3. Results

3.1. Effect of Presence and Absence of Cowdung on Earthworms

The effect of presence and absence of cowdung, as a food, with various rates of Biosolid 1 on E. fetida are given in Table 2. There was a significant interaction between cowdung and rate of biosolid on adult worm numbers ( ), weight ( ), and number of juvenile worms ( ) produced. The mean number of worms recovered where cowdung accompanied the various rates of biosolid was 9.9, while that without cowdung was 8.3 worms. The latter values differed significantly. There was no difference between treatments in worm weight pre-trial (Table 2), but data analysis of worm weight posttrial included individual pre-trial weights (as a covariate) since a relationship was found between these values. The absence of dung significantly ( ) reduced worm weights when compared with that for worms receiving dung. Similarly, there was a significant effect of rate of biosolid on worm weight. Comparing posttrial worm weights for dung and no-dung at the various rates showed significant differences between controls ( ), 2 t ha−1 rate ( ) and 20 t ha−1 rate ( ). The mean number of juvenile worms produced where cowdung accompanied the various rates of biosolid was 55.3, while that without cowdung was significantly fewer with only 7.8 juveniles recorded.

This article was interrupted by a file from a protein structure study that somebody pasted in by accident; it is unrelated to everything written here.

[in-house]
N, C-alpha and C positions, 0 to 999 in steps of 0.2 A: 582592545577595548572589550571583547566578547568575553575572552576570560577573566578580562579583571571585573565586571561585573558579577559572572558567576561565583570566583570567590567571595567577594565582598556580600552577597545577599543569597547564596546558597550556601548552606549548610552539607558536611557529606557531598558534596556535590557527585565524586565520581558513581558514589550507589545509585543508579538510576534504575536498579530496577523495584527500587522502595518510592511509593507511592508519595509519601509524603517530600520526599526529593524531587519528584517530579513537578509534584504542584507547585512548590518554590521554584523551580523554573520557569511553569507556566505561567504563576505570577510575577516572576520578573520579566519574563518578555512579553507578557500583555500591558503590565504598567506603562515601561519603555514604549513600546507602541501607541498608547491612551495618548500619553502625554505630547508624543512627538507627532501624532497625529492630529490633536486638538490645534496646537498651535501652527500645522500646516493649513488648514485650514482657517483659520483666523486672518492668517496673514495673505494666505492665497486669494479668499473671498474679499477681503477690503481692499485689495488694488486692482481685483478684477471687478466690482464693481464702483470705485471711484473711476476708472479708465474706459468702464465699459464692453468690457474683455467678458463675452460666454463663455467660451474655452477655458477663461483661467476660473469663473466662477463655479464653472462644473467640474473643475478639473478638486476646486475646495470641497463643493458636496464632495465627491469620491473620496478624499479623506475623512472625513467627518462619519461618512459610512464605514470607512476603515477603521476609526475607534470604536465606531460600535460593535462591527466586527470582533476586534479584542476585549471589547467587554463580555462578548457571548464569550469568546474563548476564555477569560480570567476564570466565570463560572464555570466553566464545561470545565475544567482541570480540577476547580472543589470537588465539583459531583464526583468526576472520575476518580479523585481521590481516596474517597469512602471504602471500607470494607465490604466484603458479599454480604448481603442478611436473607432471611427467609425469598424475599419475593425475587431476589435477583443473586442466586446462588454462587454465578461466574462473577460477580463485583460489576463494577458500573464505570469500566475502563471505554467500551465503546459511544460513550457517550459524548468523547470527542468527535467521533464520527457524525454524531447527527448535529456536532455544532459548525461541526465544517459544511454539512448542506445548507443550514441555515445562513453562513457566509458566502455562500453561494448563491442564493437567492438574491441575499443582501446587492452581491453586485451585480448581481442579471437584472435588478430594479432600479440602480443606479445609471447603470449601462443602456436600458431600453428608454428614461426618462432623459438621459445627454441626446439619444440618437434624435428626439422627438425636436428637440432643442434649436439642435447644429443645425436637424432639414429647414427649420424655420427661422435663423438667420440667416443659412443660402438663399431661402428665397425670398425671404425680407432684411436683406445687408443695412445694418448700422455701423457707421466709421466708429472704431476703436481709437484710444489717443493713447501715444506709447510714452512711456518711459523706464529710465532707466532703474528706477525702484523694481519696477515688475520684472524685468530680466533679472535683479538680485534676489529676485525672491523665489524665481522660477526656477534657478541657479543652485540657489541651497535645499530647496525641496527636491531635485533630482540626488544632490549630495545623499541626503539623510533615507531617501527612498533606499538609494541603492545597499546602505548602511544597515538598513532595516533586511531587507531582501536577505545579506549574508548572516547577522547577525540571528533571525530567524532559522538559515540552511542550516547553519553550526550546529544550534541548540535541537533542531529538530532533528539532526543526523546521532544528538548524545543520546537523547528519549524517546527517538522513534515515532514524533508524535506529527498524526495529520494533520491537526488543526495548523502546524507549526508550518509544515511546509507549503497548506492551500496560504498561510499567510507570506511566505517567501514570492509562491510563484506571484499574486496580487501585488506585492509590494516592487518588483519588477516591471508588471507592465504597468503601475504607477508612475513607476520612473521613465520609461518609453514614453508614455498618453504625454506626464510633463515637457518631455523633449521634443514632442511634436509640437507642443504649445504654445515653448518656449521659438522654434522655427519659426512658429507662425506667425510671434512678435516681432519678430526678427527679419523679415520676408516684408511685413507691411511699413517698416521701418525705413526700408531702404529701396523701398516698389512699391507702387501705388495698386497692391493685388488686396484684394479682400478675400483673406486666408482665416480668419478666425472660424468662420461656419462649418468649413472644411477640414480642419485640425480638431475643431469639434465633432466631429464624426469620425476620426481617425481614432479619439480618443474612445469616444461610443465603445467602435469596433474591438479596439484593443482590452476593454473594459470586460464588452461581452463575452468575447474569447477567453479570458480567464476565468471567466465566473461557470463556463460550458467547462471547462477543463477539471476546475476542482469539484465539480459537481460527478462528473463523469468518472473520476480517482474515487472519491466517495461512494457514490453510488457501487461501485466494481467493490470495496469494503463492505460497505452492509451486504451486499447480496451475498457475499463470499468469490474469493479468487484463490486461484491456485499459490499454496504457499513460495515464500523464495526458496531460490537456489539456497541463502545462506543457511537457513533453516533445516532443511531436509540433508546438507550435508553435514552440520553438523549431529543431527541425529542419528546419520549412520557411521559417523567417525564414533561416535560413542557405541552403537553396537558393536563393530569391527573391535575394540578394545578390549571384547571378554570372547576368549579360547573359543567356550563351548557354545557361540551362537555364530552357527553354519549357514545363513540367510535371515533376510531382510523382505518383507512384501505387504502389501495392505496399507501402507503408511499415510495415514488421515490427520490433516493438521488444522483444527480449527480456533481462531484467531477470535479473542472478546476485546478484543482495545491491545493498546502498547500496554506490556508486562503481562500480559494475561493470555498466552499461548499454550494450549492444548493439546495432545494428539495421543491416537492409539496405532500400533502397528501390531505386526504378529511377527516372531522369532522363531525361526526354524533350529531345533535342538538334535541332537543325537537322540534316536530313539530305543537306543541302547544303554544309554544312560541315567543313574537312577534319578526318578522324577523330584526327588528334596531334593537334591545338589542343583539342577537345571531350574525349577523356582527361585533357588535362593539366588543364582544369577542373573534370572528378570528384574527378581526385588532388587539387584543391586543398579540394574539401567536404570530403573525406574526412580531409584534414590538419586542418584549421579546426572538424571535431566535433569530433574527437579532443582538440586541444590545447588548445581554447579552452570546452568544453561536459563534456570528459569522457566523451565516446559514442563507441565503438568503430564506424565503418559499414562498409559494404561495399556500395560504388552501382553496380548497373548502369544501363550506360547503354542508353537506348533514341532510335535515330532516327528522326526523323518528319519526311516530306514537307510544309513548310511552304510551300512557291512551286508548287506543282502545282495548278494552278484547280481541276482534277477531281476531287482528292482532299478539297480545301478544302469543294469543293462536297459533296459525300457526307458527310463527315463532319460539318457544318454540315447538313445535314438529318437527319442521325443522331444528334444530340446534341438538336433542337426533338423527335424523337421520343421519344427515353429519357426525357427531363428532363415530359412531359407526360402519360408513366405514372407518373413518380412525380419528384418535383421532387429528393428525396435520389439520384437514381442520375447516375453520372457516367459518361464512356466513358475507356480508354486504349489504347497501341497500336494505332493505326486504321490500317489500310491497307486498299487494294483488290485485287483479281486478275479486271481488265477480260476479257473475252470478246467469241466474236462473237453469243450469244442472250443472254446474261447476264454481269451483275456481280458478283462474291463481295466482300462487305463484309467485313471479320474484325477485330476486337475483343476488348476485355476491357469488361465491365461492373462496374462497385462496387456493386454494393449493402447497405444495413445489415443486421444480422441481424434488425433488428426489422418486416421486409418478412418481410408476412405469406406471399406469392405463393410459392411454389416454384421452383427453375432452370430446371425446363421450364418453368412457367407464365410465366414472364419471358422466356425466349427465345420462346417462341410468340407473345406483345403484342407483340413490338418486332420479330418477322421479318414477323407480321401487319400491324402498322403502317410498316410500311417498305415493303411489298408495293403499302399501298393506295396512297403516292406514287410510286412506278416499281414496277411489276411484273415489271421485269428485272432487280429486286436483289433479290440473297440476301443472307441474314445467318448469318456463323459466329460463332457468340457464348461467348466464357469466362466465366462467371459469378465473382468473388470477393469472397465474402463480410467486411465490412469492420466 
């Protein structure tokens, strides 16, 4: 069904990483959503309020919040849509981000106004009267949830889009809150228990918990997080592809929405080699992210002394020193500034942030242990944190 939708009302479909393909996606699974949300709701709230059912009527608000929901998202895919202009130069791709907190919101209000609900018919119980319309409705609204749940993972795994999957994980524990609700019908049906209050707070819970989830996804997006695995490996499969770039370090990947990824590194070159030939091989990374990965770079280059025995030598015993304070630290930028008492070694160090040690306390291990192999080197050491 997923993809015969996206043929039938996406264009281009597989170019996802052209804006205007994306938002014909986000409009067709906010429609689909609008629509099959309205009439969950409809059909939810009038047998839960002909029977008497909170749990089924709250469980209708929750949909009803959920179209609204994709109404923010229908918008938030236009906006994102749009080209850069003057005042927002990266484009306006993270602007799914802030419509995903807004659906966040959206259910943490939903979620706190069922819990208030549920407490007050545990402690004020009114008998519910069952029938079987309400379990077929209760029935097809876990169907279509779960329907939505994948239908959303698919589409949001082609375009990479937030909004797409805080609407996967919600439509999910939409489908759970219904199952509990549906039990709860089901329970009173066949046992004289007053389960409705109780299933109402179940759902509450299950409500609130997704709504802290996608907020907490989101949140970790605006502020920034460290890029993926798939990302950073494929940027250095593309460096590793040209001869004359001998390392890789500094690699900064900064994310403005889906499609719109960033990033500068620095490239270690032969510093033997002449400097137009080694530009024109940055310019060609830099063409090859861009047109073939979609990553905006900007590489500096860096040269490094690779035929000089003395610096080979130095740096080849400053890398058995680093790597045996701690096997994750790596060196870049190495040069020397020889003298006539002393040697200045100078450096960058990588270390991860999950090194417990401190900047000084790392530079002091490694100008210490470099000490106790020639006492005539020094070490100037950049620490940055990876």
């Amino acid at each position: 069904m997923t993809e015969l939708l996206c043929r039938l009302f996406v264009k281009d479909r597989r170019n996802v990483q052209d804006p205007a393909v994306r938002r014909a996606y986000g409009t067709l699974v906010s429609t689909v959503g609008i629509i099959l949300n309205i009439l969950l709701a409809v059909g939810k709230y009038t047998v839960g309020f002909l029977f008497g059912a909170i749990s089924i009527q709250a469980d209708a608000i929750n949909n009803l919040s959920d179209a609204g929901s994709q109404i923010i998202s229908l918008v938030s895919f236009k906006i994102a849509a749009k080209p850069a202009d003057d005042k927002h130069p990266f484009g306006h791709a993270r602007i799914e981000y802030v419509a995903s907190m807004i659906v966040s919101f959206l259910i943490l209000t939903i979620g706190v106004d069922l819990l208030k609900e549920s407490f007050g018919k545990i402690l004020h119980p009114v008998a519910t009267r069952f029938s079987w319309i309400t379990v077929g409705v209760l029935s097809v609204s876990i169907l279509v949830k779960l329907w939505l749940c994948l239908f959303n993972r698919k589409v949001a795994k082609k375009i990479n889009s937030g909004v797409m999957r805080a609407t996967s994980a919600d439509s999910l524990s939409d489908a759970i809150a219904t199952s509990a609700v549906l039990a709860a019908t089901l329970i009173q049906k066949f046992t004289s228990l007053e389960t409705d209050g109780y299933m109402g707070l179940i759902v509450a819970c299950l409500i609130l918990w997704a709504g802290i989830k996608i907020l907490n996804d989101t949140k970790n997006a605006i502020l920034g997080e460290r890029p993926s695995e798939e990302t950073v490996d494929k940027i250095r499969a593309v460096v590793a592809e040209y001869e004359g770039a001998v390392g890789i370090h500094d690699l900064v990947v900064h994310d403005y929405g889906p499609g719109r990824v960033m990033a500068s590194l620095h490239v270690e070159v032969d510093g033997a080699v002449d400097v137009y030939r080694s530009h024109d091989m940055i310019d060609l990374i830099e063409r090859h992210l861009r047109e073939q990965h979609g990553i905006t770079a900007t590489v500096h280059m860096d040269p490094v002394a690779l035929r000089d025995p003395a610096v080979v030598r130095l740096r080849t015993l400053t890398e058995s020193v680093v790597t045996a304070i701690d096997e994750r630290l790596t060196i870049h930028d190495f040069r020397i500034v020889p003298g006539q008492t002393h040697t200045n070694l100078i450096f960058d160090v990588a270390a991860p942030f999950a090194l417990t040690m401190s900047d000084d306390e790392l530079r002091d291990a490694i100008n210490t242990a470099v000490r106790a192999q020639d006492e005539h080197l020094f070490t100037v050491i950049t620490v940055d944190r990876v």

tab2
Table 2: The effect of rate of Biosolid 1on Eisenia fetida adult mortality, body weight, and number of progeny when provided with cowdung as food or in the absence of dung (mean of 6 replicates, 10 worms per replicate).
3.2. Earthworms

Increasing the rate of application of the five biosolids resulted in a significant ( ) reduction in earthworm numbers (Table 3). Comparing worm numbers recovered from the 2 t ha−1 and 5 t ha−1 rates, for the 5 biosolids, showed no significant effect on worm mortality. However, for comparisons between the 5 t ha−1 and 10 t ha−1 rates a significant ( ) reduction in numbers for the higher rate was recorded. The 2 t ha−1 rate had significantly more worms than the 10 t ha−1 rate. Similarly, the 20 t ha−1 rate had significantly ( ) fewer worms relative to that for the 10 t ha−1 rate. An examination of worm numbers for Biosolids 1 and 5 showed no significant impact due to increasing rate of application. In the case of Biosolids 2, 3, and 4, there was a significant ( ) negative effect due to increasing rate.